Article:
Monday Mar 02, 2009

OpenSSO Authentication with Active Directory (Part 1)

One of the common requests that I get is for a tutorial on how to use Active Directory in conjunction with OpenSSO.   The documentation does what I think is a fantastic job.   I'm going to try and build upon it to provide a step by step tutorial.  Part 2 will be using Active Directory as the User Store and using Authorization services with AD

 This assumes that you have already installed and configured a basic install of OpenSSO.    This configuration uses OpenSSO Express B5, Glassfish v2u2, & Windows 2000.    The FQ hostname for the OpenSSO install is

  1. In the OpenSSO Administration Console, click realm for which you want to add the new authentication chain.
  2. Click the Authentication tab.
  3. Create a new module instance with the following data: 
    1. Primary Active Directory server: ADServer:ADServerPort
    2. DN to Start User Search: dc=example,dc=com
    3. DN for Root User Bind: cn=Administrator,cn=users,dc=RootUser,dc=com
    4. Password for Root User Bind: AdministratorPassword
    5. Attribute Used to Retrieve User Profile: sAMAccountName
    6. Attributes Used to Search for a User to be Authenticated: sAMAccountName
    7. Search Scope: SUBTREE

      Module Name

      Server and Port


  4. (Optional) Create a new Authentication chaining instance:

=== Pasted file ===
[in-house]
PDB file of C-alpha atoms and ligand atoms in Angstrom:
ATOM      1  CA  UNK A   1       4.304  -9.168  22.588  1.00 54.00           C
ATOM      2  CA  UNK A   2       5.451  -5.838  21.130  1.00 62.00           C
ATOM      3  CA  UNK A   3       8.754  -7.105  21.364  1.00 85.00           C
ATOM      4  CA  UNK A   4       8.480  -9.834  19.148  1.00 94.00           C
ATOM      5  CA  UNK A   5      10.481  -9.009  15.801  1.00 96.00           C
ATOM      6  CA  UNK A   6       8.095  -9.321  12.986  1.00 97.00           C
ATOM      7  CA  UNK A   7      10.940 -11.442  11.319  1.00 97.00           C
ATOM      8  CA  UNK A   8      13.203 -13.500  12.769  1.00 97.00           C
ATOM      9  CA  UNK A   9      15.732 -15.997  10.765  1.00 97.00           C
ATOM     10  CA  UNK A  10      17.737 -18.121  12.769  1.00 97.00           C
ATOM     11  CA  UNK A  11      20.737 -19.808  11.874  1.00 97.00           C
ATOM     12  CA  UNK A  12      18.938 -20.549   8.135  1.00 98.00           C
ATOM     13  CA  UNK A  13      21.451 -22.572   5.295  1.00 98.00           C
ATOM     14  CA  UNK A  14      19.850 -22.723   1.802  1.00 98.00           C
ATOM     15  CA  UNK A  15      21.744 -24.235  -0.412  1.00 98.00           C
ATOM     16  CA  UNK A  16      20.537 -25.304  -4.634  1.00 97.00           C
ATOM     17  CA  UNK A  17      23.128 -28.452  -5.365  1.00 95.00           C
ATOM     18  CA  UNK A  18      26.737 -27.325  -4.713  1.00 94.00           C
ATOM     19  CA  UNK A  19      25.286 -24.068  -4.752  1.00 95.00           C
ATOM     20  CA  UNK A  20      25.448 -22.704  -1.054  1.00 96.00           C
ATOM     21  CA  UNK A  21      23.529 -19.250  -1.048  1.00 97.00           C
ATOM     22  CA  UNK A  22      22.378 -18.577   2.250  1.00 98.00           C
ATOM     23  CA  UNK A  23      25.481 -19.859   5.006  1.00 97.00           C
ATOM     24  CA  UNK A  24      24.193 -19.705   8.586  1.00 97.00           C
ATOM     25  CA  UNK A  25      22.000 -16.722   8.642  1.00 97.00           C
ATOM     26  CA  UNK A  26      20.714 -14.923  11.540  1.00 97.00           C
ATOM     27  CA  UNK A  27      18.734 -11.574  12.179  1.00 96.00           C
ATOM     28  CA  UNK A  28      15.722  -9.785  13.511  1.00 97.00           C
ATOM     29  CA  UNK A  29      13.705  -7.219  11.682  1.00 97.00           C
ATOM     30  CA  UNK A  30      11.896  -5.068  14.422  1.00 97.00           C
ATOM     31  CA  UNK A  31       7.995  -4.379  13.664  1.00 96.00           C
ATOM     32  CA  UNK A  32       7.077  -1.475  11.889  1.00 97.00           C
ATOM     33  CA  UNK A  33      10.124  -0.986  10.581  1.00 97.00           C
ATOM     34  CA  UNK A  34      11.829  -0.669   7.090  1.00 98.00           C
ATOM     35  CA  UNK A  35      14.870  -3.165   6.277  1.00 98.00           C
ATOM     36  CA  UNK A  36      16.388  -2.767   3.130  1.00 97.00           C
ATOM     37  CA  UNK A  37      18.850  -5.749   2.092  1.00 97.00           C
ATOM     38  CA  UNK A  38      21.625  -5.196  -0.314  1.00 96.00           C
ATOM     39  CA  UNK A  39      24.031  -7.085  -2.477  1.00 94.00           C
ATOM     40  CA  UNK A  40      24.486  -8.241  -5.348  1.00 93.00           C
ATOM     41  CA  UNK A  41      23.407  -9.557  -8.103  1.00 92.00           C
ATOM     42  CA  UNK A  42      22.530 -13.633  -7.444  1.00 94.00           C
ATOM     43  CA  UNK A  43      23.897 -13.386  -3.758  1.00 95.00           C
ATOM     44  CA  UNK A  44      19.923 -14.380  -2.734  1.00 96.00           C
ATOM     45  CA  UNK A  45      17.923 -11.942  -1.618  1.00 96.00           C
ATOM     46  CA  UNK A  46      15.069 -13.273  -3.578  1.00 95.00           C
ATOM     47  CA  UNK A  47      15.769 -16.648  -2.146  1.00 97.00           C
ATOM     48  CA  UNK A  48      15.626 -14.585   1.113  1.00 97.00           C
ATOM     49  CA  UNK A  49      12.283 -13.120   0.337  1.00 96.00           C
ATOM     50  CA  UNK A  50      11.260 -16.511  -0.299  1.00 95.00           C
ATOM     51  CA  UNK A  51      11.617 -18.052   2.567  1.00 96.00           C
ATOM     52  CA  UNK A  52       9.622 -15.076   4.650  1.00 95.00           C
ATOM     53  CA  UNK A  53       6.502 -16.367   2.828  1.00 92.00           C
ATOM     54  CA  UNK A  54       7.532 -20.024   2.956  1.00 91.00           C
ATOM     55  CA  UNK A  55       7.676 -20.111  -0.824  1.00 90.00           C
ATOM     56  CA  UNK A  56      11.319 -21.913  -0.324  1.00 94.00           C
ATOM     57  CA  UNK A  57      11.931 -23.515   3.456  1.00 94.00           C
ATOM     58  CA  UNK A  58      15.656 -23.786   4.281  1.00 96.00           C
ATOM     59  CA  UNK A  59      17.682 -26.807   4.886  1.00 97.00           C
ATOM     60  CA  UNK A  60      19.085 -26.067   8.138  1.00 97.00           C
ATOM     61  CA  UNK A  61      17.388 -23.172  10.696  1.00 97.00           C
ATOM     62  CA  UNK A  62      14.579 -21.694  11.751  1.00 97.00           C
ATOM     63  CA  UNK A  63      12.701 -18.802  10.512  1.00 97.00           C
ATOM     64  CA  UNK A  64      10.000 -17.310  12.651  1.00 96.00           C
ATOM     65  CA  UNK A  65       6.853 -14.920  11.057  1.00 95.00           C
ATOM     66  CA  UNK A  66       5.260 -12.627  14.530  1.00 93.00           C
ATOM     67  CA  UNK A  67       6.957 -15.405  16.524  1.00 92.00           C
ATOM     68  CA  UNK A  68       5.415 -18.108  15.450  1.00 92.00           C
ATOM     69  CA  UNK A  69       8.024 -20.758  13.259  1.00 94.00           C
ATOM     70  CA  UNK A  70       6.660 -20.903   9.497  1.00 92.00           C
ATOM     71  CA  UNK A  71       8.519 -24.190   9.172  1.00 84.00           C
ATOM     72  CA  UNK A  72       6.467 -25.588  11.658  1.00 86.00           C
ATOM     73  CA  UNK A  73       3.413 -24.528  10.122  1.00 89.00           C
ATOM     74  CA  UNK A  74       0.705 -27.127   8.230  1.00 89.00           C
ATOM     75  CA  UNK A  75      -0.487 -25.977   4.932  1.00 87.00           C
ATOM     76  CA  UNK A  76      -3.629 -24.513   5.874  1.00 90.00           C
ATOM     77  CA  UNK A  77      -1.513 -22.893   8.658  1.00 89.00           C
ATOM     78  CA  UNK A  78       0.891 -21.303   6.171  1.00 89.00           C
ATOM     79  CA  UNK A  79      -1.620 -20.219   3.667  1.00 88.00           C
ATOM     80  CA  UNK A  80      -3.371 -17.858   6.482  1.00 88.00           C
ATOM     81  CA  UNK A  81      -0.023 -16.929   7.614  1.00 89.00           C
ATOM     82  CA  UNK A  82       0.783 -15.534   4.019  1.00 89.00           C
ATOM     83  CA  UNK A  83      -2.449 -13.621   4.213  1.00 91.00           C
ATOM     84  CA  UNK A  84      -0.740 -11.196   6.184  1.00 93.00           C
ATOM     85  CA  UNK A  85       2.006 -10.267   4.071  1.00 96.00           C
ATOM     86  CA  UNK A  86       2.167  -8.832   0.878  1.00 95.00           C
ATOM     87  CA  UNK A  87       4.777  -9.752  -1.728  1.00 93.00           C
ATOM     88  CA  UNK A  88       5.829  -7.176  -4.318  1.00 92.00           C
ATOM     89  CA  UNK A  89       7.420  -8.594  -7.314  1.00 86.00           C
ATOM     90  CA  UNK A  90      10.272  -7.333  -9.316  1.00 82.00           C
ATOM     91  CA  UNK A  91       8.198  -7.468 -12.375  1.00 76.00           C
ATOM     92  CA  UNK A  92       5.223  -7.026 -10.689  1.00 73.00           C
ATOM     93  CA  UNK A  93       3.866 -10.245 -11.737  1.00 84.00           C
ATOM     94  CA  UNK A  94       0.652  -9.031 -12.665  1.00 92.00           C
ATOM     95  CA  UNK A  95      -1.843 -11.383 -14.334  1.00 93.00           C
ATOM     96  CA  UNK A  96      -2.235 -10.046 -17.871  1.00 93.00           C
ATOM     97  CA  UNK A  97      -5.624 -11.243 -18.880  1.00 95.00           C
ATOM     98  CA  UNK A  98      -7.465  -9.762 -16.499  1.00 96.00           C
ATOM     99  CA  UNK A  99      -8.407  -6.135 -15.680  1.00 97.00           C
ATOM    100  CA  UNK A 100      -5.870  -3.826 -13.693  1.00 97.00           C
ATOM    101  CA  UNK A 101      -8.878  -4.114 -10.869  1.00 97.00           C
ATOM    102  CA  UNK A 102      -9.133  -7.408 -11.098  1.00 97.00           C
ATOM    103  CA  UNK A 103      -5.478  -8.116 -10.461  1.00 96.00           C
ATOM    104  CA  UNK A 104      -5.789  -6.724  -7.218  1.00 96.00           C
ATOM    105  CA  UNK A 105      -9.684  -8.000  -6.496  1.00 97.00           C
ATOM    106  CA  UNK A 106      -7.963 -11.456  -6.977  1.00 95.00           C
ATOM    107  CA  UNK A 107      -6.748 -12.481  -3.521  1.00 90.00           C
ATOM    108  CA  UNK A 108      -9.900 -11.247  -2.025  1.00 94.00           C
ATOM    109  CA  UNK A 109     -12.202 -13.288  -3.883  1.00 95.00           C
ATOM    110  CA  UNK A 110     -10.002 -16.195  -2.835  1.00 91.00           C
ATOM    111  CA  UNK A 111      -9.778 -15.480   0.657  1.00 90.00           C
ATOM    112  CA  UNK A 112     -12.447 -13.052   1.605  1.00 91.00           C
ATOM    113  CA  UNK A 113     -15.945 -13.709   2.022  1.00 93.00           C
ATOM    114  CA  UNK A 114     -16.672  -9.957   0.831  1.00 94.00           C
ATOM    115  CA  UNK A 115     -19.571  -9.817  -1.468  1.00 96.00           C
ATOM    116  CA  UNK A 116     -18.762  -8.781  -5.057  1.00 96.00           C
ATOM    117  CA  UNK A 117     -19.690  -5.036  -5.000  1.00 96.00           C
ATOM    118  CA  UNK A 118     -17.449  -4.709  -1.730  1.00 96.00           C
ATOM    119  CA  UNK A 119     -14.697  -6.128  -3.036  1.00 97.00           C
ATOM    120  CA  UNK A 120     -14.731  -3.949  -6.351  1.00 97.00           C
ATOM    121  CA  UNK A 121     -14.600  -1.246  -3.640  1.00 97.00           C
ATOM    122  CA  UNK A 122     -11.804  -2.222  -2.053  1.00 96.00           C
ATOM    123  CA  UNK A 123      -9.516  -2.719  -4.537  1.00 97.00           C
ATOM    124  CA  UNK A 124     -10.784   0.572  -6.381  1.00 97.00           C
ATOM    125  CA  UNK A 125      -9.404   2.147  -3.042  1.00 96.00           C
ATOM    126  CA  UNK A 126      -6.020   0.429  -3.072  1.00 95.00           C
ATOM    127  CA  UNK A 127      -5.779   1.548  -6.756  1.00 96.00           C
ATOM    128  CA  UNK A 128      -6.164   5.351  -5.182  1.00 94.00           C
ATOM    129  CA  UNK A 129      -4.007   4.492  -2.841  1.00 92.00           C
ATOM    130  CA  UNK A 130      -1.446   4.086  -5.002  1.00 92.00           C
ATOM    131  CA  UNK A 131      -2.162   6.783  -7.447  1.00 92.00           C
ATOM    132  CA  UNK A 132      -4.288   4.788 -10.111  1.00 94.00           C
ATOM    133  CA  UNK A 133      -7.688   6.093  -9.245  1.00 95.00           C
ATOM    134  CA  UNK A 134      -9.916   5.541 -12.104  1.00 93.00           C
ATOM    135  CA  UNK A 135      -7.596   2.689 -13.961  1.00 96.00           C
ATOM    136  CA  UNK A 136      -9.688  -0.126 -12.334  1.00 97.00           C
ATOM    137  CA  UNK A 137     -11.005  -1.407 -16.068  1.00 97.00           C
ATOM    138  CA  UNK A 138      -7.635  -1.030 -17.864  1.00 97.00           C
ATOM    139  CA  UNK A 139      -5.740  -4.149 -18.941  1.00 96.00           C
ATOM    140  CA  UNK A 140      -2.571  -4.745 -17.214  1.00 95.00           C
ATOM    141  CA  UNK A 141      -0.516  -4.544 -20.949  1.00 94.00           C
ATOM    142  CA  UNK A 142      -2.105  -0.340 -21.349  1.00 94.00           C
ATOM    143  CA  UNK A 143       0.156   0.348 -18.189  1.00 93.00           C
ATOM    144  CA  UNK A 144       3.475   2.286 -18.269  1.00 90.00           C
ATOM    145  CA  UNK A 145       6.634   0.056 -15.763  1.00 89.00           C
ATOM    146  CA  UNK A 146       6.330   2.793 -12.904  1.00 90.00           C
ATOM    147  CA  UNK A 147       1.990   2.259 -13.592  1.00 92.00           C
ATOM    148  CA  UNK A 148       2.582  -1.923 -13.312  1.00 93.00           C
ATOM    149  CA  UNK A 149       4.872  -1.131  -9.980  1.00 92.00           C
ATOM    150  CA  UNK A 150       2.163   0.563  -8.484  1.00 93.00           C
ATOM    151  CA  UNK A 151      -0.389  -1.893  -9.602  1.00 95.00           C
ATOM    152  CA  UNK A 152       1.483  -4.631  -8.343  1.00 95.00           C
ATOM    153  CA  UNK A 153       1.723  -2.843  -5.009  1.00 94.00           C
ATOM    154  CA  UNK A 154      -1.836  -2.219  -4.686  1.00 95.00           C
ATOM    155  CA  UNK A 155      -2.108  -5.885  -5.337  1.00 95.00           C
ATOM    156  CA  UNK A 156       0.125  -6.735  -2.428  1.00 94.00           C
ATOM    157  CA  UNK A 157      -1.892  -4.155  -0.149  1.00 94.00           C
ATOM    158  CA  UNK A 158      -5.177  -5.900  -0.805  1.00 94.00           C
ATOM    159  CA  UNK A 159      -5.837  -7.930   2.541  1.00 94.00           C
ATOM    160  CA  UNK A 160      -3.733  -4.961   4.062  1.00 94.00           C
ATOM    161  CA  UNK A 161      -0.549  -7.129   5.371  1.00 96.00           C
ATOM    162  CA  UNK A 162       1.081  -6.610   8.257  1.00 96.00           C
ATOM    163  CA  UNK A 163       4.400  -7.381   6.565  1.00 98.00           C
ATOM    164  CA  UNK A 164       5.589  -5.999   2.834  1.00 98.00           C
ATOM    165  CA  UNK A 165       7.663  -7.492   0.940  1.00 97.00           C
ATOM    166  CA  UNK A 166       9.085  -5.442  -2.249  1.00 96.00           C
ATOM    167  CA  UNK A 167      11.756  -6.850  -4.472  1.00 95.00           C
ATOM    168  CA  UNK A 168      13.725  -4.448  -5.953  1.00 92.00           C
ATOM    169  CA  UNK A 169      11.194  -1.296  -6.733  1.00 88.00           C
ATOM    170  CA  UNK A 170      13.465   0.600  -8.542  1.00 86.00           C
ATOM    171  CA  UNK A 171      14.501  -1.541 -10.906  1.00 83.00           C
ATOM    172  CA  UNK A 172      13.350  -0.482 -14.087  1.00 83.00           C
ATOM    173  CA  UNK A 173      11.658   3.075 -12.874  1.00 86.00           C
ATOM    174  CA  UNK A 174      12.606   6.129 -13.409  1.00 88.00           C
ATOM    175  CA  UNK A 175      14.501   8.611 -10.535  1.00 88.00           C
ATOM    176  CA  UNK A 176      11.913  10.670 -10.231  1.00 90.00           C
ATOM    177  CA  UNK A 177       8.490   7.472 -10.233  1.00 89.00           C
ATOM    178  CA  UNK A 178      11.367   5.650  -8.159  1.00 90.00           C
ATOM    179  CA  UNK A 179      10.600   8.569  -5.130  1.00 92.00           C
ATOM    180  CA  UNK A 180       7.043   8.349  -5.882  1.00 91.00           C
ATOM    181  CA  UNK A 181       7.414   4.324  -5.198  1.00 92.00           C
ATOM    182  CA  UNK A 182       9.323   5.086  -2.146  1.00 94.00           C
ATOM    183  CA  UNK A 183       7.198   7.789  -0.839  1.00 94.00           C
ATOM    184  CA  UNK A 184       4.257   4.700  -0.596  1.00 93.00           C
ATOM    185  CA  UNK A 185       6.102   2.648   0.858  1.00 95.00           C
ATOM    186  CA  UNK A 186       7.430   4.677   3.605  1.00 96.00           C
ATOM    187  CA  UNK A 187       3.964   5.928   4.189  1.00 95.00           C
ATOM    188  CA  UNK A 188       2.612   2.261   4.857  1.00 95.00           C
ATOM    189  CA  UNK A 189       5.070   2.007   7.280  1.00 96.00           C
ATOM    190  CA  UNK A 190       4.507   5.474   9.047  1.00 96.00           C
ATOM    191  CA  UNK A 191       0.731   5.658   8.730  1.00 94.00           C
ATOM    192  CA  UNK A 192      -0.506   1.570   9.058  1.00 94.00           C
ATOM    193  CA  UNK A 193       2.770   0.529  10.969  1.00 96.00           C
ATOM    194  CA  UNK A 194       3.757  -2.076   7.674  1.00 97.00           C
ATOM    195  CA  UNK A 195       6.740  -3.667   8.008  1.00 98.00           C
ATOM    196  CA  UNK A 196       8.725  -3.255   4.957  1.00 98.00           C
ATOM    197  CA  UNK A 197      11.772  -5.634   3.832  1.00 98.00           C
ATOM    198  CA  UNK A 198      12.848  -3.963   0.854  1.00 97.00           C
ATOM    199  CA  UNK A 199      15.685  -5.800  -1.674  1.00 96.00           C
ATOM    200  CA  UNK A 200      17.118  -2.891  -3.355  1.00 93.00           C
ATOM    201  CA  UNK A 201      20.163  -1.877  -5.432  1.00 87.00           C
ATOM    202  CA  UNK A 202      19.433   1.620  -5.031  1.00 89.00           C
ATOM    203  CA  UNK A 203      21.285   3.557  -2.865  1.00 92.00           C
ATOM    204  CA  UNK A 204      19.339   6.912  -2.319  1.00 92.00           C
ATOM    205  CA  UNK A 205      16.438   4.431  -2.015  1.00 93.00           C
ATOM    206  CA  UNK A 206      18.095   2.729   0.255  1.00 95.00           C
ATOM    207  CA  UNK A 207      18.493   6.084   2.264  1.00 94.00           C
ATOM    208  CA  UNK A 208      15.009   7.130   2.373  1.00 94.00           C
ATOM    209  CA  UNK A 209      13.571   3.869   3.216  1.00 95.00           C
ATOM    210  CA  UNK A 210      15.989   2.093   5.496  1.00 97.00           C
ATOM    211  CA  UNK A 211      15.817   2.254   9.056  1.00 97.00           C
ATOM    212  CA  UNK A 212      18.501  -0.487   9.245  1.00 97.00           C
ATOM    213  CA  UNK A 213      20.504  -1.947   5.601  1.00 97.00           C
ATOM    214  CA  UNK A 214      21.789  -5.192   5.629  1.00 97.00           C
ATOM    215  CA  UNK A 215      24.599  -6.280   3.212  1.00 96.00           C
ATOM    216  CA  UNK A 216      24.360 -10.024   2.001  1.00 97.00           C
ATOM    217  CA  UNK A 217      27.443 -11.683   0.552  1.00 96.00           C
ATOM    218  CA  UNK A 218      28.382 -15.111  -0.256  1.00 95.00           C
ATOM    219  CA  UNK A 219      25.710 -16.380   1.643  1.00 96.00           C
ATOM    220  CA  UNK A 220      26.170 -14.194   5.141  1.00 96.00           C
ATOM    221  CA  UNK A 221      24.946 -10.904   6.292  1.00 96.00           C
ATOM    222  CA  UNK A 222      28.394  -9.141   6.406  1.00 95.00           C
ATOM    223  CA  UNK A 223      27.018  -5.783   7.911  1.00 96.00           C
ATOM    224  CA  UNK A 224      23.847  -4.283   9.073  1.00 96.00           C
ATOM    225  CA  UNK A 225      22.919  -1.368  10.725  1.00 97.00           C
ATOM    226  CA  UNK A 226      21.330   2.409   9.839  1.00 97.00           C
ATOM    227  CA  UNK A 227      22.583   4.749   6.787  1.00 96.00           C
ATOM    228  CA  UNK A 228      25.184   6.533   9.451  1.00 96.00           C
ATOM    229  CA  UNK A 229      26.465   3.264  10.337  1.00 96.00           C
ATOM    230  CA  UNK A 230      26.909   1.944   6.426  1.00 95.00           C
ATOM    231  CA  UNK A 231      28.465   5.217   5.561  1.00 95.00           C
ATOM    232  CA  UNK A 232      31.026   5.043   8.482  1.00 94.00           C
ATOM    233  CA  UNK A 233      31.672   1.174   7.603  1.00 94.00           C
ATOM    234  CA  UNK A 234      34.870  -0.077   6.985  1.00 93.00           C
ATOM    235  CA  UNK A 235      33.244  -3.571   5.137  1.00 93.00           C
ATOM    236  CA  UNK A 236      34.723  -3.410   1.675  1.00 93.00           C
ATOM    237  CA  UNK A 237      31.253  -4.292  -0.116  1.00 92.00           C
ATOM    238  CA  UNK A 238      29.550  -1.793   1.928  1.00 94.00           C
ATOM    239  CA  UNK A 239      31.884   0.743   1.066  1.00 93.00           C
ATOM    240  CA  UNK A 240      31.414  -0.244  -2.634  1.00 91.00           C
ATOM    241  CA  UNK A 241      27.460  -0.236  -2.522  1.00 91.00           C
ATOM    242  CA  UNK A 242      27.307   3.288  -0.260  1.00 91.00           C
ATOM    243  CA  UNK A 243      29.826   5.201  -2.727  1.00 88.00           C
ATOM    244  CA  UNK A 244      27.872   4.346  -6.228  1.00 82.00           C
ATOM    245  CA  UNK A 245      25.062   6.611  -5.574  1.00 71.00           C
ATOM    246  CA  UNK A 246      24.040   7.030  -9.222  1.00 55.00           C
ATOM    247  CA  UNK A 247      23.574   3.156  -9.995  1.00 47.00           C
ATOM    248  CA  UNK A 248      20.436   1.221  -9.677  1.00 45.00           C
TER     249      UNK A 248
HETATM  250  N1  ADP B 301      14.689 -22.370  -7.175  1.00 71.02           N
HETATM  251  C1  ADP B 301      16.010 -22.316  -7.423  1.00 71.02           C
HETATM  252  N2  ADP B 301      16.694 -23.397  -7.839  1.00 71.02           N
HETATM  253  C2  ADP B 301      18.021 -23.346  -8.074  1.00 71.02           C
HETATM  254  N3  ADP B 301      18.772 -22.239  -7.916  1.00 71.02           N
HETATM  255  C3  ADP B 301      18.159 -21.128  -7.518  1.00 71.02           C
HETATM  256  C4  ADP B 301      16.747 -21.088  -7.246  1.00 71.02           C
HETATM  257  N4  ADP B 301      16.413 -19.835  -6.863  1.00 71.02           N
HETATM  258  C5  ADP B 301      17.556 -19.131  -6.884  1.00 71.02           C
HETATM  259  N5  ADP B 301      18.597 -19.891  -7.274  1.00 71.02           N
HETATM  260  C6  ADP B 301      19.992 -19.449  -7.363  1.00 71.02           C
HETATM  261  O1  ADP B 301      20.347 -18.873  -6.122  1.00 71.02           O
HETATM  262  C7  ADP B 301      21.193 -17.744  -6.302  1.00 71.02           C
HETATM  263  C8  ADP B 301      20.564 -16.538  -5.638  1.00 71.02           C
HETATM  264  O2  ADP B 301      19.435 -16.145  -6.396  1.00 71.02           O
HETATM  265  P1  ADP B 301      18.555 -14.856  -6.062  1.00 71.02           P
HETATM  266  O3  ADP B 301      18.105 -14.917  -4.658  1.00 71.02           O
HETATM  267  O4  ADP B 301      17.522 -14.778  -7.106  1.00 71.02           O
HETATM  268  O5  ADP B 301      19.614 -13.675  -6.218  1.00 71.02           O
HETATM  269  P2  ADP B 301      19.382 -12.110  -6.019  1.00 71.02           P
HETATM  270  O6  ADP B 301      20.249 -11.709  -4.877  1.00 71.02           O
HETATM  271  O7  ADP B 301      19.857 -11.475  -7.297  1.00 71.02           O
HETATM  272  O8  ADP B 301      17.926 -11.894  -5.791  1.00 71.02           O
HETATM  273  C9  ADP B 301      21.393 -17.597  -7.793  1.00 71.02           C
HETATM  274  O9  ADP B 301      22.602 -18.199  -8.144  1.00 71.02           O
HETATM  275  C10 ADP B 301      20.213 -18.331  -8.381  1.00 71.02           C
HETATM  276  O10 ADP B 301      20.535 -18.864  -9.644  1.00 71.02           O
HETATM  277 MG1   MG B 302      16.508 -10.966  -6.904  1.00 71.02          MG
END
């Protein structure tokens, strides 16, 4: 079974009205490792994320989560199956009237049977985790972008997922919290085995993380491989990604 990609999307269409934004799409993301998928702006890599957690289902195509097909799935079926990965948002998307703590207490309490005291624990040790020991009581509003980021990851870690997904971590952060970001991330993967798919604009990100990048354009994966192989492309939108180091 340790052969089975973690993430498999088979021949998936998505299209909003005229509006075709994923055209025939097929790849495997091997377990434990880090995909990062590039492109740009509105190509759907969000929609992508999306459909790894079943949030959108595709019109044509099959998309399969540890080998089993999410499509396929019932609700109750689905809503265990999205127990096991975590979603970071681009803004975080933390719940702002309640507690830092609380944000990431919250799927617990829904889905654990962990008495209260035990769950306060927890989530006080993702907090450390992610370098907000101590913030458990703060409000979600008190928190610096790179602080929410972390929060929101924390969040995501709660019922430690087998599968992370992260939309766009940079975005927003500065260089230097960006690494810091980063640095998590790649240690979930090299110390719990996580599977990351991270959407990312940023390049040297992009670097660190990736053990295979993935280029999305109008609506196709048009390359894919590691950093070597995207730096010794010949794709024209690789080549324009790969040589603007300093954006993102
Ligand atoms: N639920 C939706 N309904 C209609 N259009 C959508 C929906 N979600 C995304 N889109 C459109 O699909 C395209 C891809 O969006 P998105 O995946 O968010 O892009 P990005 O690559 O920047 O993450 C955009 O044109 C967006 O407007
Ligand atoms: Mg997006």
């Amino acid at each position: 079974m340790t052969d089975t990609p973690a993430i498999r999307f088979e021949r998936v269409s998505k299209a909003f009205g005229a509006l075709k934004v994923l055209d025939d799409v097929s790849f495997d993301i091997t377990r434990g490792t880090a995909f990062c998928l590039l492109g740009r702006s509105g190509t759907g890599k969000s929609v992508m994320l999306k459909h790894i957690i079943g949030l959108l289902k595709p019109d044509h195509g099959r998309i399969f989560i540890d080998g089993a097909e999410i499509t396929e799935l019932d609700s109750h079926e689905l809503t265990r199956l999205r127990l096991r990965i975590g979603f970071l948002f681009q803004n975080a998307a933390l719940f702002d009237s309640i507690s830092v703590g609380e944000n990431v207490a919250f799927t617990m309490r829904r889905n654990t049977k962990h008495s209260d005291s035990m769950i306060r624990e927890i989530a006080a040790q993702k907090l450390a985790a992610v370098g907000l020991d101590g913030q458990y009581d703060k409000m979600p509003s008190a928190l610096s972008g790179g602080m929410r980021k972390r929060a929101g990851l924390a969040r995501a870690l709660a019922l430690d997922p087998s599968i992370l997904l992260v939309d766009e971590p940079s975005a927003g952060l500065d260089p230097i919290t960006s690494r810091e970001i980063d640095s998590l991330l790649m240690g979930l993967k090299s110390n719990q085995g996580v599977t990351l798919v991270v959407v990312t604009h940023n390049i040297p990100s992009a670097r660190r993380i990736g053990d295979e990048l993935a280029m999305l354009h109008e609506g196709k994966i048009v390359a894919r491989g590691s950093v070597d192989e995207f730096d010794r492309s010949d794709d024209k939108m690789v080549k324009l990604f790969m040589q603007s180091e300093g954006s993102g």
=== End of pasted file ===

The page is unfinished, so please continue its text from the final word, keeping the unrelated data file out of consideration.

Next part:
1. Add a new instance for the authentication instance created in the previous step.

    2. Set the criteria to Sufficient.

  5. (Optional) Change Default Authentication Chain to the new authentication chain you just created.

  6. Click Save.

  7. Either Logout or use a different browser. In this example I have a sample application already installed. If you opt not to use the Authentication Chain, you will need to specify the Authentication module directly. You would need to configure the agent to use a url like

  8. If you've done everything as this tutorial describes you will get this message after you authenticate with your active directory credentials.

  9. The error message above is created because there is no corresponding user in the OpenSSO user store. You can remove this error by changing the profile configuration in OpenSSO. This is located in the Advanced Properties page located under the Authentication tab.  By default this is set to required. You can change to ignore or dynamic. Dynamic will automatically create a corresponding user in the OpenSSO datastore based upon the Active Directory credentials.

Monday Jun 09, 2008

Verisign Identity Protection and OpenSSO

I've owned a Paypal Security Key for some time now. I was recently asked by a customer if Sun Access Manager/OpenSSO can use Verisign Identity Protection, which is really what the Paypal key uses behind the scenes. The answer is YES! While OpenSSO doesn't have a ready out-of-the-box authentication module for VIP, its very easy to create one. I'm not sure if OpenSSO will ever add one since a large portion of VIP is Token Management.  Which tokens are associated with which users is something I would consider out of the scope of OpenSSO. Even if we made it customizable with a configuration page, I can guarantee we won't cover every option. I'm planning on making a simple interface to try this, I'll post when I finish.